For me, the remainder of 2017 was super busy. I submitted one or two more features throughout the year, and at the start of 2018 I thought I would give it another try and popped off another email. I was pleasantly surprised when Paddy replied, saying that he’d love to work with me. I had some hope again and my next feature was the 1968 Ford Mustang above, which I dubbed Black Death.

This feature was and is still today one of my personal favourites. It was clearly also quite popular among our valued readers, as it even made the cut for the top 10 feature cars of 2018.

A New Player Has Entered The Game

2018 was another blur, but at the end of it, Paddy made my year by inviting me to become an official part of the Speedhunters team. With this personal life-goal achieved, it was time to get cracking, with 2019 being my first year as a Speedhunter.

South African car culture is quite unknown to lots of people around the world, and I was very excited at the prospect of bringing coverage from our little part of the world – the other down under, at the most southern tip of the African continent – to the global car community. I just have have to say, whoever named our country ages ago must’ve been damn lazy. I mean, c’mon, couldn’t they have been a little more creative?

Anyway, my first pieces of coverage for the year was the annual Passion for Speed festival, which sees a bunch of awesome race cars from yesteryear and current times, attack the track for a full weekend of action. It’s always a fun event to attend and the variety makes it really good.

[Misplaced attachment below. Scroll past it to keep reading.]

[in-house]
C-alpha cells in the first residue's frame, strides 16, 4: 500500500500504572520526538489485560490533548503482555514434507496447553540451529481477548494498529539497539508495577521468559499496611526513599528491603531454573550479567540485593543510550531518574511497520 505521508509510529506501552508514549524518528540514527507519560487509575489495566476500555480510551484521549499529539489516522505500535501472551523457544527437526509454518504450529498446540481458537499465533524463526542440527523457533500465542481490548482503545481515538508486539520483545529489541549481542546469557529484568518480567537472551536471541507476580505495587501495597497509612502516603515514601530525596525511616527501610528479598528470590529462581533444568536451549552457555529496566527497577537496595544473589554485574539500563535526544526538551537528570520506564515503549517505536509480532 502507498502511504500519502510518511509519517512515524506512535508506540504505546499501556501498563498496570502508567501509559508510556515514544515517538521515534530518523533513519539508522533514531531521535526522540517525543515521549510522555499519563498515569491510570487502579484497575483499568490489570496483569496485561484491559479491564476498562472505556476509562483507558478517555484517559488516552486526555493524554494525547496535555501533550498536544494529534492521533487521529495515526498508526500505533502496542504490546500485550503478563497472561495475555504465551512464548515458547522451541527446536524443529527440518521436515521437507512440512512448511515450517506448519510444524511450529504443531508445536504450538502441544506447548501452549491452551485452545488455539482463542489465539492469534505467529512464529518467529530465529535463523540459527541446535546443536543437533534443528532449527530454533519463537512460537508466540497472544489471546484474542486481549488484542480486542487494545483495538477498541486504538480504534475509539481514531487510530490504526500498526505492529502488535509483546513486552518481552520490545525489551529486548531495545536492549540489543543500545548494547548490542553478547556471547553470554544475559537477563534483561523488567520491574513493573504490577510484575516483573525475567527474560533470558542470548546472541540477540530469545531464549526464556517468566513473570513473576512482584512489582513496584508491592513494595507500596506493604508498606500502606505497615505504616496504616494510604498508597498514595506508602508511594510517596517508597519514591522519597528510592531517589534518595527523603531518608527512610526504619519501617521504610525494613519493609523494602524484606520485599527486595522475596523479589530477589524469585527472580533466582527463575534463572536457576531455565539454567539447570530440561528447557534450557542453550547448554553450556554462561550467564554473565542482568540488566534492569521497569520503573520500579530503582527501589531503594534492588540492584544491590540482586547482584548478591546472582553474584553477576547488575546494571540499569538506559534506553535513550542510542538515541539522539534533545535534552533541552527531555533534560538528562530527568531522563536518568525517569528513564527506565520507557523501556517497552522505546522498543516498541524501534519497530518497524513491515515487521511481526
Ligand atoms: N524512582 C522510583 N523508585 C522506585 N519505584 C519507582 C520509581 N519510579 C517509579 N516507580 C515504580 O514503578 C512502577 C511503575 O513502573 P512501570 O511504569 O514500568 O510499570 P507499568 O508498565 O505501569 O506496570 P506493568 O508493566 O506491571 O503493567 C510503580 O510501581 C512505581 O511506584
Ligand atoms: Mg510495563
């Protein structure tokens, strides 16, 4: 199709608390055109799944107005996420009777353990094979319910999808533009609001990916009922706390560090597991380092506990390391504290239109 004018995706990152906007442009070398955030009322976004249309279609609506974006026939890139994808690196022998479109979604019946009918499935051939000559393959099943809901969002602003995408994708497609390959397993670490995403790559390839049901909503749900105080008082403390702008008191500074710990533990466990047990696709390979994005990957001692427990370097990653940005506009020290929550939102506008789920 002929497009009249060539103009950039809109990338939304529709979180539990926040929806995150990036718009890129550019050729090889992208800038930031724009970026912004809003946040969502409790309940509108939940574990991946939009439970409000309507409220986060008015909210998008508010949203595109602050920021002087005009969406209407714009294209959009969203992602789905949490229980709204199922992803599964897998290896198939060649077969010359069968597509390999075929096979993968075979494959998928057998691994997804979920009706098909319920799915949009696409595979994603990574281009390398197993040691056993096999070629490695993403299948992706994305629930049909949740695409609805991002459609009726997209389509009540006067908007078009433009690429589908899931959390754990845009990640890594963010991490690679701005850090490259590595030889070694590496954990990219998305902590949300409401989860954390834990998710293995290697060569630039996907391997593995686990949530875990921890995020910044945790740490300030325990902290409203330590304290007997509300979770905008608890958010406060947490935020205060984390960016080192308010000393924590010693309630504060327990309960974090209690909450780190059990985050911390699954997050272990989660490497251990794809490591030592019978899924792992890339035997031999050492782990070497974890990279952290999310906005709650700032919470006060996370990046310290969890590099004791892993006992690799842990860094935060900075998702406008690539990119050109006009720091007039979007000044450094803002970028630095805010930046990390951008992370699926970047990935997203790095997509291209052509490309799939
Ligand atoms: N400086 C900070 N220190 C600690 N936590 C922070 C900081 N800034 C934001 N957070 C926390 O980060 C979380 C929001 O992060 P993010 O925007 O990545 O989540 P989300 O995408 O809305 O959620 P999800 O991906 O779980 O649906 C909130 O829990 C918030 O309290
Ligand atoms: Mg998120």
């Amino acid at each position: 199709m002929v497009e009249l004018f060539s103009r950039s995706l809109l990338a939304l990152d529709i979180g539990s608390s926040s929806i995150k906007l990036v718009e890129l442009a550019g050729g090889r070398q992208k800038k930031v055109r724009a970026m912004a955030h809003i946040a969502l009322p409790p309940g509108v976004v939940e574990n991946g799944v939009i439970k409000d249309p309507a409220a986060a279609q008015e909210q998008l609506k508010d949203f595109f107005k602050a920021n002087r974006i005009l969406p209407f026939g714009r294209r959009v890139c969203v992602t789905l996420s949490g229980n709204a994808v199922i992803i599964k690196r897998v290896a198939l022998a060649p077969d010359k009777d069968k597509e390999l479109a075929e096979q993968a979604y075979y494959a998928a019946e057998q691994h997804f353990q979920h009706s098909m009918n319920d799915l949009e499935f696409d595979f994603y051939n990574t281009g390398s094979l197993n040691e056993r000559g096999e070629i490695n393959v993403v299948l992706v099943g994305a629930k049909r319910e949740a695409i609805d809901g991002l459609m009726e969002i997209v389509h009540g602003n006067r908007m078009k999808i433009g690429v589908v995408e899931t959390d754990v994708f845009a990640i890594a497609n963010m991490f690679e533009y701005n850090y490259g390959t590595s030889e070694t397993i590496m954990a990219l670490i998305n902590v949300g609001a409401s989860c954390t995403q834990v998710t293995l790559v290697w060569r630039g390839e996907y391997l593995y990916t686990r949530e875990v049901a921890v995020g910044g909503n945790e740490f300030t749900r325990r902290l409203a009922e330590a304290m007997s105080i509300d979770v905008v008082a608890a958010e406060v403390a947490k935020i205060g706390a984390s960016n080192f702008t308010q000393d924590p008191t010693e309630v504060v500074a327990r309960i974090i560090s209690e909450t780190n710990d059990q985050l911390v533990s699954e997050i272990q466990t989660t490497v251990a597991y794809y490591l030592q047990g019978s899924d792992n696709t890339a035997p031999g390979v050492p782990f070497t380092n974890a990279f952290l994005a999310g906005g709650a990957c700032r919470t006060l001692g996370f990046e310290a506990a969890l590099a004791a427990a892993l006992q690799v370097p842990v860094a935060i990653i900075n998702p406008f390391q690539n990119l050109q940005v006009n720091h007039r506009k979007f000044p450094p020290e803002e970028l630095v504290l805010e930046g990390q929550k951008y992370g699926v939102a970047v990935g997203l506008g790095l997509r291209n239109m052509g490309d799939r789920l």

In the same month, I also popped into the studio of Porsche restorer and reimaginer Dutchmann, and checked out their recreation of a Porsche 912 along with a matching Jawa speedway bike they’d built. These two builds really remind me of how much I love the classics.

The biggest surprise from here was when I downloaded the photos from the shoot and saw that cool lighting strike in one of the shots. What a stroke of luck!

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With the 2019 running of the epic Dakar Rally concluding at the start of the year and Toyota taking a historic first win, I felt it very fitting to go pay them a quick visit. Hallspeed, the builders of the victorious Hilux trucks, are based only 30 minutes away from where I stay.